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Steel’s contribution to circularity

Sarah Snellinx, Head of Sustainability for Automotive, Packaging and Electrical Steels at ArcelorMittal Europe – Flat Products

Circularity might be a new concept for some businesses, but for steel it’s second nature. The term circularity is often used as a synonym for recycling. But circularity in the steel industry goes way beyond recycling scrap steel.

Steel’s magnetic properties make it one of the easiest materials to recover from a waste stream.

Reduce, reuse, and recycle

Reducing steel usage is one way we can preserve primary materials and enhance circularity. Advanced high-strength steels, press hardenable steels (PHS), and steel solutions such as ArcelorMittal Multi Part Integration® (MPI) are already helping carmakers to reduce vehicle weight and improve material efficiency. These highly advanced solutions minimise the amount of steel required in a vehicle. And when the vehicle reaches its end of life, this steel can be fully recycled to produce new steel products – including new vehicles.

Steel components are often the most durable parts of a product, so it makes sense to reuse them wherever possible. We see our automotive customers revisiting their designs to ensure reuse of components is possible. This can avoid carbon emissions as no new steel needs to be produced.

I’ve mentioned recycling, but steel has one property which makes it stand out when it comes to recycling: it’s magnetic! That makes it easier to extract steel from waste streams compared to any other material. This ensures that nearly all steel is captured and recycled to make new steel products. This is markedly different from other materials such as plastics which must be pushed to find a way back into the material production process at the end of their life.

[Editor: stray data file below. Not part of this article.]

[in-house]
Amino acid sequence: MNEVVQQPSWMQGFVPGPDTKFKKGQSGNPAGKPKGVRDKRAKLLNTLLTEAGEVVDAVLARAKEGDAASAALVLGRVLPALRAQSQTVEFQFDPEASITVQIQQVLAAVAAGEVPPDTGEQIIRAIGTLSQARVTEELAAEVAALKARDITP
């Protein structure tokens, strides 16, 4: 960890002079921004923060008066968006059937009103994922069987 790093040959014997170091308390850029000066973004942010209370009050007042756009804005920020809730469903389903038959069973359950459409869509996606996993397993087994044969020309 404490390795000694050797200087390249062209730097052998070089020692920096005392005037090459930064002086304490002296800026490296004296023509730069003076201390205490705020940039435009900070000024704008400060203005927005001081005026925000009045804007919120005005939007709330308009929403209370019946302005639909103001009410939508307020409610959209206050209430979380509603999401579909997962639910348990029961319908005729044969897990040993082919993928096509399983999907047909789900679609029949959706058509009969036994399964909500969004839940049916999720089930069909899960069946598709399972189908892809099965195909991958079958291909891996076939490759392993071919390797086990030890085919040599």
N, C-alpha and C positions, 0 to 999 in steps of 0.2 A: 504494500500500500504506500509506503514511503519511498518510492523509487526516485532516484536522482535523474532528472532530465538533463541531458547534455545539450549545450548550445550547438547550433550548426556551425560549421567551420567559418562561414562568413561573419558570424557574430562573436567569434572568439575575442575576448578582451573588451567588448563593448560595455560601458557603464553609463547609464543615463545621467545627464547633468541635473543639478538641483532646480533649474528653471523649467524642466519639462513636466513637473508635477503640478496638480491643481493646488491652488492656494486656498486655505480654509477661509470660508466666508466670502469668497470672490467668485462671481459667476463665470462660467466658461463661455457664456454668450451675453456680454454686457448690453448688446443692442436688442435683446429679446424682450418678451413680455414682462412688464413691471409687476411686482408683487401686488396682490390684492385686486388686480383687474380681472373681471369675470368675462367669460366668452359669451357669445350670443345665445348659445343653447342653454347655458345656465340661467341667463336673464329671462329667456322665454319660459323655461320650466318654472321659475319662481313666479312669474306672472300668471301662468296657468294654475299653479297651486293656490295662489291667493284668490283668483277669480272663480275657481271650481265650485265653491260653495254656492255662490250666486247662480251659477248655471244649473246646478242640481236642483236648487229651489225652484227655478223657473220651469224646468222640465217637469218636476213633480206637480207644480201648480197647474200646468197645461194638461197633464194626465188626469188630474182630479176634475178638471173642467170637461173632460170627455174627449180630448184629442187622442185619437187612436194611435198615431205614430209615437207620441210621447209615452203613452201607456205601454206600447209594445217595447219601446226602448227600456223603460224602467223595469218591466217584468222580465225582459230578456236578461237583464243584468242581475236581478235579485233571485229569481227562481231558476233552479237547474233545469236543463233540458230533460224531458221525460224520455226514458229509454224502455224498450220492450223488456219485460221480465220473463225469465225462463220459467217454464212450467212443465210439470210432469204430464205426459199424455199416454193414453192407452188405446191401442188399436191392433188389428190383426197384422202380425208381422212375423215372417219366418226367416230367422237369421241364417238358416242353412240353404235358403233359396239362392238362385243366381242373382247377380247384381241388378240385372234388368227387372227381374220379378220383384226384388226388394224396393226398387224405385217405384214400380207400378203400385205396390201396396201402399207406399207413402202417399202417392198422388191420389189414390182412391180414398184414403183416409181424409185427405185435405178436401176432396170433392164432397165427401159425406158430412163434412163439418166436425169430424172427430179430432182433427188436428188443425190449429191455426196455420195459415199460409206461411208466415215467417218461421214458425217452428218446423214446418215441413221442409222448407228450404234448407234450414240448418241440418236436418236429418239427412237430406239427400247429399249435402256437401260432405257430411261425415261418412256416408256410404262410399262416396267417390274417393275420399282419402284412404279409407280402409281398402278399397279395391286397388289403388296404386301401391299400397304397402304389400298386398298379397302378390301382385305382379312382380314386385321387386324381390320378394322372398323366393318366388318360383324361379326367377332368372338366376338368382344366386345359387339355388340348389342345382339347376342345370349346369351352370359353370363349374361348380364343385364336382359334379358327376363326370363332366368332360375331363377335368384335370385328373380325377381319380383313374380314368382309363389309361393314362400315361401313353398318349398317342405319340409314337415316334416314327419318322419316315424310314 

Waste wood use at ArcelorMittal Gent

Circularity of by-products

By-products from the steelmaking process and other industries can help to retain natural resources for future generations. ArcelorMittal’s Smart Carbon technology partially replaces the use of coal in a blast furnace with carbon from sustainably sourced construction wood waste or other waste streams.

The Smart Carbon route also allows us to integrate carbon capture and reutilisation (CCU) or storage (CCS) technologies. Carbon emitted during the steelmaking process can be recovered and reused in the same steelmaking process, potentially making it a zero carbon-emission product. The International Energy Agency and the UN Intergovernmental Panel on Climate Change have identified these technologies as being critical to achieving net-zero steelmaking by 2050.

ArcelorMittal Gent (Belgium) has recently commissioned the Torero plant which will transform waste wood into bio-coal which is suitable for use in the blast furnace. The project will reduce the amount of fossil coal required.

The use of bio-coal will result in a bio-gas which is transformed into ethanol at the plant’s Steelanol (Carbalyst) facility. The bio-ethanol can be used as a building block to produce a variety of chemical products including transport fuels, plastics, and even perfumes. This will help the chemical sector to avoid the use of fossil fuels.

Another technology under development is ArcelorMittal’s Innovative DRI (direct reduced iron) pathway. DRI, along with recycled steel, is a key metallic input in an Electric Arc Furnace (EAF). Typically, the DRI is produced using natural gas. Innovative DRI replaces natural gas with an alternate, clean energy source such as hydrogen. If the hydrogen is produced using renewable electricity, it is possible to create zero-carbon DRI.

All of these initiatives are helping to ensure that steel will remain a key element in the circular economy of the future.

A circular economy with significant benefits for society, the environment, the economy, and our collective future.

Bio-ethanol production at ArcelorMittal Gent

More information

More information about XCarb®
More information about ArcelorMittal Multi Part Integration™ (MPI)
Website ArcelorMittal Belgium


Copyright pictures: Mark Mercer and ArcelorMittal